Two sets of genes (see Figure 1, gene clusters 1 and 2, vertical yellow bars) with an average expression correlation coefficient of greater than 0.8 were significantly associated with the segregation of samples into clusters A and B (clusters 1 and 2: p = 0.005 and 0.01, respectively). Average transcript levels in cluster 1 were high early in the illness and declined as a function of illness day, whereas cluster 2 transcripts were less abundant early in the illness and increased as a function of illness day, although these trends did not achieve statistical significance in this group of specimens (Figure 2a, p = 0.08 for both clusters). Both sets of genes were stable over time in the convalescent phase. The 245 genes (354 clones) in cluster 1 included many whose expression has been associated with neutrophils and inflammatory processes, including adrenomedullin (ADM), B-cell lymphoma 6 (BCL6), colony stimulating factor 2 receptor, beta (CSF2RB), formyl peptide receptor 1 (FPR1), grancalcin (GCN), granulin (GRN), interferon-induced transmembrane protein 2 (IFITM2), IL1 receptor 2 (IL1R2) and IL1 receptor antagonist (IL1RN), matrix metalloproteinase-9 (MMP9), pre-B cell colony-enhancing factor 1 (PBEF1), and the S100 calcium binding protein A11 (S100A11). The 10 genes in cluster 2 included those for the T-cell receptor gamma subunit (TRG), killer cell lectin-like receptor subfamily G, member 1(KLRG1), the IL2 receptor beta subunit (IL2RB), and V-myb myeloblastosis viral oncogene homolog (avian)-like 1 (MYBL1) - all genes preferentially expressed in CD8 T cells and NK cells [10, 11] (see Additional data file 1 for a complete list of the genes in clusters 1 and 2).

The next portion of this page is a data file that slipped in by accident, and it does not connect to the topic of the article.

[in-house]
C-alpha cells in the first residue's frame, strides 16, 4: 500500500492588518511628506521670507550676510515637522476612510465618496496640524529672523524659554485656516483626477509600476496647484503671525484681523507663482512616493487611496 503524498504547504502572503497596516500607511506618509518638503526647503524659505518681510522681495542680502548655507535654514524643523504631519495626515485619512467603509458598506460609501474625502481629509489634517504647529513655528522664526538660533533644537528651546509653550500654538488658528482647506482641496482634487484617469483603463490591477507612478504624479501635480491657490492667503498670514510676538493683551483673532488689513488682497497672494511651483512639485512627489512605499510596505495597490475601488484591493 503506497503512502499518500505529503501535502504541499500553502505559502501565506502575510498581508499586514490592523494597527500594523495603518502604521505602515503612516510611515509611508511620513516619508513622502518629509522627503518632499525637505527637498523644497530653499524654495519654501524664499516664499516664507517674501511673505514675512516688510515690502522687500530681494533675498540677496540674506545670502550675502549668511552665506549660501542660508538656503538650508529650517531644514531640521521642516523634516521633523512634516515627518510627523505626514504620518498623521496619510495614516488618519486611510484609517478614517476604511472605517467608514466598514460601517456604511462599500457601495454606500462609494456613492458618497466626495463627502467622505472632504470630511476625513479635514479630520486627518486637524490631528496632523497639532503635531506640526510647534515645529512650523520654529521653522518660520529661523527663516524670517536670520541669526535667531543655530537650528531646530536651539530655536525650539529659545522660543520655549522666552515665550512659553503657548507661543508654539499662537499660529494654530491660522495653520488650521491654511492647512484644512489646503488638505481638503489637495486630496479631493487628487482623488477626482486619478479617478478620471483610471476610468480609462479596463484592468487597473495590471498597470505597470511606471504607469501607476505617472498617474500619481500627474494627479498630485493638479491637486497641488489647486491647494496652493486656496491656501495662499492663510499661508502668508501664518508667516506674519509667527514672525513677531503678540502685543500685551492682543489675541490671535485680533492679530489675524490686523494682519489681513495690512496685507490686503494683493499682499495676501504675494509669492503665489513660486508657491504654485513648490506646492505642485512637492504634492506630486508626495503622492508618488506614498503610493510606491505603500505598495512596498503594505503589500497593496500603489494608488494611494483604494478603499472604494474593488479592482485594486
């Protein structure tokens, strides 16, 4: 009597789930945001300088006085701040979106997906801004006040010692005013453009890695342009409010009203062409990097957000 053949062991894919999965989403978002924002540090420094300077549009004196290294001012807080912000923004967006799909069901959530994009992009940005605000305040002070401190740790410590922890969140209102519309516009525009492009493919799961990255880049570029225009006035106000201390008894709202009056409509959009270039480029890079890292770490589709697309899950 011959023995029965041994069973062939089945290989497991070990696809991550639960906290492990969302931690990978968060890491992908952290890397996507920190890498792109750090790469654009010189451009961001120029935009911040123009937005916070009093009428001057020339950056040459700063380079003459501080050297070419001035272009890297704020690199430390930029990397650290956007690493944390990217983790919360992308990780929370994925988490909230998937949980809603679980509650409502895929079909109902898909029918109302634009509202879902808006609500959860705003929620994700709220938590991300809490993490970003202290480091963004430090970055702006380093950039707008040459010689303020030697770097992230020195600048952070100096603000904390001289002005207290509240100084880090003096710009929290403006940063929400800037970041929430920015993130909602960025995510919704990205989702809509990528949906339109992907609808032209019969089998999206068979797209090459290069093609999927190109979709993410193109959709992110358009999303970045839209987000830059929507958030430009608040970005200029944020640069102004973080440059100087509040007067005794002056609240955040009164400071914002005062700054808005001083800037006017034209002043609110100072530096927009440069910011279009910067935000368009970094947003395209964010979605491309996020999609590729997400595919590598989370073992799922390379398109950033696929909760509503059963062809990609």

Figure 2
figure 2

Patterns of transcript abundance as a function of illness day (days post-onset of fever). (a) Average transcript abundance of the two gene clusters associated with segregation of the acute and convalescent samples in cohort 1 (yellow bars in Figure 1). Closed symbols indicate pretreatment samples; open symbols indicate post-treatment samples. Black squares and red triangles represent transcripts expressed at higher (cluster 1) and lower (cluster 2) levels in acute KD, respectively. Solid (acute) and dashed (subacute and convalescent) black lines and red lines show the trend in expression levels of the genes in cluster 1 and cluster 2, respectively. (b,c) Average transcript abundance of (b) gene cluster 1 and (c) gene cluster 2 in cohort 2. The significance of the trend of expression over time in cohort 2 (p = 0.01 in (b), and p = 0.03 in (c)) was determined using Spearman rank correlations.

Individuality of gene expression in KD patients

There was no evidence of sample clustering by day of illness among the convalescent samples. However, we observed pairing of subacute and convalescent samples from six of the 20 individuals. This pattern suggested the presence of intrinsic differences in gene expression of individuals that might reflect underlying DNA polymorphisms [7]. We calculated an 'intrinsic' score for each gene, based on the ratio of within-individual to between-individual variation among the subacute and convalescent samples. Three gene clusters had an average intrinsic score or more than two standard deviations from the mean score of all genes in the original dataset that met our quality criteria (see Figure 1, gene clusters a-c; see Additional data file 2 for a complete list of the genes). Two of these intrinsic gene sets were composed of HLA loci (both class I HLA-B and class II HLA-DR and DQ) and Y-linked genes that were expressed at higher levels in the male patients (see Figure 1, gene clusters b and c, respectively). The third cluster (see Figure 1, gene cluster a) was composed of 65 genes (78 clones), including those that encode proteins involved in antigen processing (HLA-DOA and the immunoglobulin heavy-chain mu locus) and regulation of the immune response (cytotoxic T-lymphocyte associated protein 4, the Ets transcription factor Spi-B, and IL24).